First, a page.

Last September, I tackled the new challenges with a mixture of weariness and elation. 2015 would be the 13th round of a battle whose outcome was uncertain, but which presented fascinating opportunities.

And now…

Will we manage to implement our 2015 editorial work plan? What will be the outcome of our appointment with the Los Angeles producer we met last summer? Will we be able to hire? Will we survive one more year? There are many more questions that could be asked, and I would be hard-pressed to answer any of them. However, 2015 has just come and gone, and we still have plenty of fight in us.

To end with this review, I would like to talk about the role of our community in this adventure. For some years, many people have been following and supporting us. They come to see us during conventions and encourage us. Their smiles and all the good times spent with them are highly treasured, and play a decisive role in our adventure. A special mention to all these people who help us during our tours or proofread our work as volunteers. Without our community, without you, the Esteren project would not exist as we know it today. Most people do not truly measure the importance they have in our great adventure.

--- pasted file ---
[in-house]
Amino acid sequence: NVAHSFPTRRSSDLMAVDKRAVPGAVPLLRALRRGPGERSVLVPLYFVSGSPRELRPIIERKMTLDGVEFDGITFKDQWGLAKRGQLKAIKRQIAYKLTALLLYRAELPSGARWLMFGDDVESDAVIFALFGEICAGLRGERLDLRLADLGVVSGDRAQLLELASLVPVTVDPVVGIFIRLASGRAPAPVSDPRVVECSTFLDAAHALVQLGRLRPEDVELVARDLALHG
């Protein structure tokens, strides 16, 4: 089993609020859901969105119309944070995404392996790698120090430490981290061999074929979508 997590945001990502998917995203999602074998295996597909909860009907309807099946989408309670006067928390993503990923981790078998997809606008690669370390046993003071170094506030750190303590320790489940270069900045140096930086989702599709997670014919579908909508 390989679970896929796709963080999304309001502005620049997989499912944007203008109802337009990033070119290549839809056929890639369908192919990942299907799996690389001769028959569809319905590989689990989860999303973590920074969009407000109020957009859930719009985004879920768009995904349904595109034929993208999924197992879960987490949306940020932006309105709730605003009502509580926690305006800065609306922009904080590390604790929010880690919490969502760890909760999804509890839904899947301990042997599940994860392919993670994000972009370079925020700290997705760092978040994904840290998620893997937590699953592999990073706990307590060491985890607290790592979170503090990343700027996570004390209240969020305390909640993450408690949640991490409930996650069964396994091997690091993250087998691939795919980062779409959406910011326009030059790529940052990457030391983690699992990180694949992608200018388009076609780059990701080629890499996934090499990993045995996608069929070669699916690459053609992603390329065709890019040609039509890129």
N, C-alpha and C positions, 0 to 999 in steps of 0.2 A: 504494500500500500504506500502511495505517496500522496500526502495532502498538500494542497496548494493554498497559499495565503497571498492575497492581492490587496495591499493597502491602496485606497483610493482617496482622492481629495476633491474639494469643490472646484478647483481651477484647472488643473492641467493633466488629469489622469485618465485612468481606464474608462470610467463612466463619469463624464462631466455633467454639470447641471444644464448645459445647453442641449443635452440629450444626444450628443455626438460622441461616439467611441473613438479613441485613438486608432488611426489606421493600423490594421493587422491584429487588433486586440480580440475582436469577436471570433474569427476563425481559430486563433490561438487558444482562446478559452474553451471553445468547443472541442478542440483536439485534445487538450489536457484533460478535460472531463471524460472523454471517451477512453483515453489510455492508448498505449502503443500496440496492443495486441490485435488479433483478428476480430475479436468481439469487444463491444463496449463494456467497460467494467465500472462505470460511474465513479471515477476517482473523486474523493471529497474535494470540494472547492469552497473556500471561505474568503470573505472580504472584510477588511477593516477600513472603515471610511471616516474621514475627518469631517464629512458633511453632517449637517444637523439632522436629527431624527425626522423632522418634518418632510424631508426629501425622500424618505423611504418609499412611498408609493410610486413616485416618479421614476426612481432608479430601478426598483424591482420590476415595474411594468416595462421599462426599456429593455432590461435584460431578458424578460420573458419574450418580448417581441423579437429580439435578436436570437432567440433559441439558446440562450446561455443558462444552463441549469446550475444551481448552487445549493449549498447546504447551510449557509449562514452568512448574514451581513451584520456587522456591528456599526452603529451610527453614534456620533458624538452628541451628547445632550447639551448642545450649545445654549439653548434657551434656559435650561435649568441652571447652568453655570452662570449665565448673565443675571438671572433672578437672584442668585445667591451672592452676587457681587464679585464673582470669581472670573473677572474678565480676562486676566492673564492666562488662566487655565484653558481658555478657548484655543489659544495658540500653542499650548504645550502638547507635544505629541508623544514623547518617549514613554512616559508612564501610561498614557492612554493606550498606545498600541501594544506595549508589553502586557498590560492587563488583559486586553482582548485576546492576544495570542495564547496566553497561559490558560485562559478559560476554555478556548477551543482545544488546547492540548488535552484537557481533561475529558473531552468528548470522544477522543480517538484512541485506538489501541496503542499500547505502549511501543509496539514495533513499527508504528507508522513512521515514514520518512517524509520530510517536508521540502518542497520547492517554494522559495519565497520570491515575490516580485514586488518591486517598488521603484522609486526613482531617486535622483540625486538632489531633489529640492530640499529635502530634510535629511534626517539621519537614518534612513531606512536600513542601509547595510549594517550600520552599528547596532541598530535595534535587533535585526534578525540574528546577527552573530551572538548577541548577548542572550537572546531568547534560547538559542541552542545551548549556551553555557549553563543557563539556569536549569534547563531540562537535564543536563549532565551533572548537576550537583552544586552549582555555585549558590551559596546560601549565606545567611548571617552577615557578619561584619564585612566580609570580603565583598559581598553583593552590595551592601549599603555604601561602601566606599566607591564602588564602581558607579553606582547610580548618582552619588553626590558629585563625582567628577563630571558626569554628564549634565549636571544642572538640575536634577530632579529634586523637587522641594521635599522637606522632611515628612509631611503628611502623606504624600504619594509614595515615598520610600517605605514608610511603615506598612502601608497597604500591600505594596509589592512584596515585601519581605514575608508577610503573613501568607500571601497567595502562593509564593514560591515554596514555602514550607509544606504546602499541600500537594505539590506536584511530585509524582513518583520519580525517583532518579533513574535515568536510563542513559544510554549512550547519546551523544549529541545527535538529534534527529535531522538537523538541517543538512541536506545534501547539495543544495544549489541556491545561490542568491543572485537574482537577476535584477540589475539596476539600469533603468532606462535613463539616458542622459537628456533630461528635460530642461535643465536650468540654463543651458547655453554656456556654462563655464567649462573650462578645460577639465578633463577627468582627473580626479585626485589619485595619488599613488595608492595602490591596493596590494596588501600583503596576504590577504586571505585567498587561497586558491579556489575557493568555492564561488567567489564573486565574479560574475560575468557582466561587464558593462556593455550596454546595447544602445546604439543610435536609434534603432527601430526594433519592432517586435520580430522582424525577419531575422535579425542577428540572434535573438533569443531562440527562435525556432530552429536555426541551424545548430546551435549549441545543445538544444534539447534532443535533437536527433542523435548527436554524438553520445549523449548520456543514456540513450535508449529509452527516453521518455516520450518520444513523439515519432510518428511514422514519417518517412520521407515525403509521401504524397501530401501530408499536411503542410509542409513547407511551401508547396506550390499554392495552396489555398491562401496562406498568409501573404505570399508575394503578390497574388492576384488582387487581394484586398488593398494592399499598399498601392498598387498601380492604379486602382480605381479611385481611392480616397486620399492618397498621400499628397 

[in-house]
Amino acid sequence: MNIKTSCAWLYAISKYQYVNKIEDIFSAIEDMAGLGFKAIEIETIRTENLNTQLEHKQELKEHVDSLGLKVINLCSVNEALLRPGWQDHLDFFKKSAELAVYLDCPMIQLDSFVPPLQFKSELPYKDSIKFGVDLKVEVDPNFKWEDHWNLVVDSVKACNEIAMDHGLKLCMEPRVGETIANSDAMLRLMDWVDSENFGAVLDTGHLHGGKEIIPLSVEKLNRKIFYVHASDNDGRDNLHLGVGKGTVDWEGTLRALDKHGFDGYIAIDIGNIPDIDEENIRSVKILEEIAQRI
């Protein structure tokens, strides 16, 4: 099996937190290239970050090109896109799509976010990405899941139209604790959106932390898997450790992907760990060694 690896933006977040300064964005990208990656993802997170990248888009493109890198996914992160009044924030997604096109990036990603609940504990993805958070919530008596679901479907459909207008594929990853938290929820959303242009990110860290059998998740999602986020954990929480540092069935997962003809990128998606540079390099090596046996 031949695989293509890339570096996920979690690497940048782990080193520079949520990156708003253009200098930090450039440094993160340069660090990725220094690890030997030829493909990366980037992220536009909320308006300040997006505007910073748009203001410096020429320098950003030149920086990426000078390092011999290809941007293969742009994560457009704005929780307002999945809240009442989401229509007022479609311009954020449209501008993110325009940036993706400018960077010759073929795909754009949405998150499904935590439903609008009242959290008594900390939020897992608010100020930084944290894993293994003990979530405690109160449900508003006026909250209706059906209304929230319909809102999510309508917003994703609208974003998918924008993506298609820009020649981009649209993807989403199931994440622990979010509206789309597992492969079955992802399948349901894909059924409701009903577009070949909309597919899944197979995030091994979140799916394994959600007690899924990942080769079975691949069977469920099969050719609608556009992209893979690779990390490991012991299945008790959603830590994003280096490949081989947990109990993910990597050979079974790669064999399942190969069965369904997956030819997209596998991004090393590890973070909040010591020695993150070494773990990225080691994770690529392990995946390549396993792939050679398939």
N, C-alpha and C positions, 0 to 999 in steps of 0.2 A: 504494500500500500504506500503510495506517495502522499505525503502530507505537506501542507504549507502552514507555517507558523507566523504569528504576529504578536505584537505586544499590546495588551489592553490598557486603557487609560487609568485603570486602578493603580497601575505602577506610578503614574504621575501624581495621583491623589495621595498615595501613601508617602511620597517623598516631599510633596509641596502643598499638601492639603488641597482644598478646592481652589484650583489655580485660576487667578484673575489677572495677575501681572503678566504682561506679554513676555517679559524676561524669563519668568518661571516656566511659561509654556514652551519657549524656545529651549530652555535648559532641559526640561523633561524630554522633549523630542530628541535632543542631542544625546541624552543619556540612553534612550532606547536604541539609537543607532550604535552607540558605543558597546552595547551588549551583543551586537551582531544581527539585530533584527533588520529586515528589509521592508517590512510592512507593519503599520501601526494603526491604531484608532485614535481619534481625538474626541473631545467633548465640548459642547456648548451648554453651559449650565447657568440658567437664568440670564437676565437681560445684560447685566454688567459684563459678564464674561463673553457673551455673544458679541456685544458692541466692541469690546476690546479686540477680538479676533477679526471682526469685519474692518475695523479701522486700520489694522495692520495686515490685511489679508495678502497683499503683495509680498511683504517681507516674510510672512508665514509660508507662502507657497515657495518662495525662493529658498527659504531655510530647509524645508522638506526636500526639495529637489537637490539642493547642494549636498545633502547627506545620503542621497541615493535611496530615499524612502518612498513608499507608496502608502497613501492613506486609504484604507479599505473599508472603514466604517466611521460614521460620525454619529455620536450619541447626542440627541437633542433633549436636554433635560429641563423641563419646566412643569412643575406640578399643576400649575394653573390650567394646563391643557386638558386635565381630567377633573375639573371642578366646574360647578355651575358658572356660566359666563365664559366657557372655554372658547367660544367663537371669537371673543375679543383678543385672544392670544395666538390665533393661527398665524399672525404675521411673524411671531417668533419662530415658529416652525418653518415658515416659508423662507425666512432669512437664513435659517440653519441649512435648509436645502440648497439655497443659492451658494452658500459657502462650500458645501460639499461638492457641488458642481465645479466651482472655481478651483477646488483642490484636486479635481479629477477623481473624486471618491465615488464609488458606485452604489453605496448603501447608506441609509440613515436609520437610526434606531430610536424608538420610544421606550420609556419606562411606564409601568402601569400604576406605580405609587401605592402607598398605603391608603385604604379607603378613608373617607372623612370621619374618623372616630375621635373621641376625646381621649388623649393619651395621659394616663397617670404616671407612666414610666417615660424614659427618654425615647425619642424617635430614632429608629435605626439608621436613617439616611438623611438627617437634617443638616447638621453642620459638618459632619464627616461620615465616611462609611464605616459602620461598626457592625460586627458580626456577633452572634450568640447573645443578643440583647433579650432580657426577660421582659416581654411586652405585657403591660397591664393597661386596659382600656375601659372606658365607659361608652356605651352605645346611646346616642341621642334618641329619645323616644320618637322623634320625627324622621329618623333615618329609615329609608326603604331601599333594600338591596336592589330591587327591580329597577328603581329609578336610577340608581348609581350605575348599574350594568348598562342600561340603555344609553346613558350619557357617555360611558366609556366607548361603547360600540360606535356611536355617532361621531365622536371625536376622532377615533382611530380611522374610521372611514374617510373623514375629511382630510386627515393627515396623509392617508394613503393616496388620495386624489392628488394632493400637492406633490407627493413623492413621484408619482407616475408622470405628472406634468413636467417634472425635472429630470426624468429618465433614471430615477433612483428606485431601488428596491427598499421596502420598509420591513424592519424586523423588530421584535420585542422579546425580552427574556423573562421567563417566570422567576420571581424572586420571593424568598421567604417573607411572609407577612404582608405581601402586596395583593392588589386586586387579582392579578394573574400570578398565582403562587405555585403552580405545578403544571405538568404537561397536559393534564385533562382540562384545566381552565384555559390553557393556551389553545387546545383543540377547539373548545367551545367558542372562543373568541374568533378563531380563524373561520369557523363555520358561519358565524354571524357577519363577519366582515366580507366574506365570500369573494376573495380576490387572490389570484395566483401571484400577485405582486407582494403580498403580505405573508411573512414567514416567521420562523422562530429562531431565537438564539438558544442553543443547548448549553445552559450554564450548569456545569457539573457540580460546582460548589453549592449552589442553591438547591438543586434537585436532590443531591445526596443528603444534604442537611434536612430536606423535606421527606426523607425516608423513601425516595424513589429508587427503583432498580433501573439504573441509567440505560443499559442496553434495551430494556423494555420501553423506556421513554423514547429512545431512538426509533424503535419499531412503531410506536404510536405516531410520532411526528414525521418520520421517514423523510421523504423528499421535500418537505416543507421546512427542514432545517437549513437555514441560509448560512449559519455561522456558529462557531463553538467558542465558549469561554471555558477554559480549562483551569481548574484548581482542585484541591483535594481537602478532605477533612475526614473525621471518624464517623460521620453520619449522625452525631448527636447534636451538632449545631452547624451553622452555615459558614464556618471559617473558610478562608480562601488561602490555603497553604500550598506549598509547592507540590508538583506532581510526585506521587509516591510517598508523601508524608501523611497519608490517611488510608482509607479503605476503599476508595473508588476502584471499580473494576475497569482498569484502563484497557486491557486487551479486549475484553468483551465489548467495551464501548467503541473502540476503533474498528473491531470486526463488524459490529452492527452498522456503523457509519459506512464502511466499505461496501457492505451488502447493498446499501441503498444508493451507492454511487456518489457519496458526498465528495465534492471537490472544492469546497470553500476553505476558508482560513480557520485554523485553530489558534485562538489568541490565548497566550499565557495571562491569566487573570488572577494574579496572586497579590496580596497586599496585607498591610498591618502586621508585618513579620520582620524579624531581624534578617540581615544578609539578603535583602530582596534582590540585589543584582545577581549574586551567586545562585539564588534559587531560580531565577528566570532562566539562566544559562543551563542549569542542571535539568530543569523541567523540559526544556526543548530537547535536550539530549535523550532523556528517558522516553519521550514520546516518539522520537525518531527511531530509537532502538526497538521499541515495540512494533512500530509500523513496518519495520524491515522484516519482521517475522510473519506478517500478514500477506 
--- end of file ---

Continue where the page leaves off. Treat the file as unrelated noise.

As for me, and beyond all the considerations I mentioned in my previous articles, the community gives me the strength and the drive to make books. For this reason, and in the name of the whole team, I thank you all from the bottom of my heart. I feel ethically and innerly committed to this community. My quest boils down to one very concrete goal: to finish and release The Book of Secrets. This is the least we can do in exchange for all that you have given us and allowed us to do. Then, I will allow myself to give it a rest. But the time has not come. Not yet... ;)

Nel






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Best Art Award for the Third Year in a Row!

4:09 AM Esteren 0 Comments

For the third year in a row, we have the great pleasure of being granted an award for “Best Art,” given by the Diehard GameFAN website. This is an honor and a privilege, especially for a small french RPG.

However, given the current situation in our country, we cannot help but receive this reward in a special way. Indeed, working on fantasy gaming worlds, on horror and ambivalence–like we do–is only possible in a society where freedom of expression is guaranteed. We may not be on the forefront of the matter, but we are still direct beneficiaries of such a policy. All activities related to creation or teaching are likewise concerned.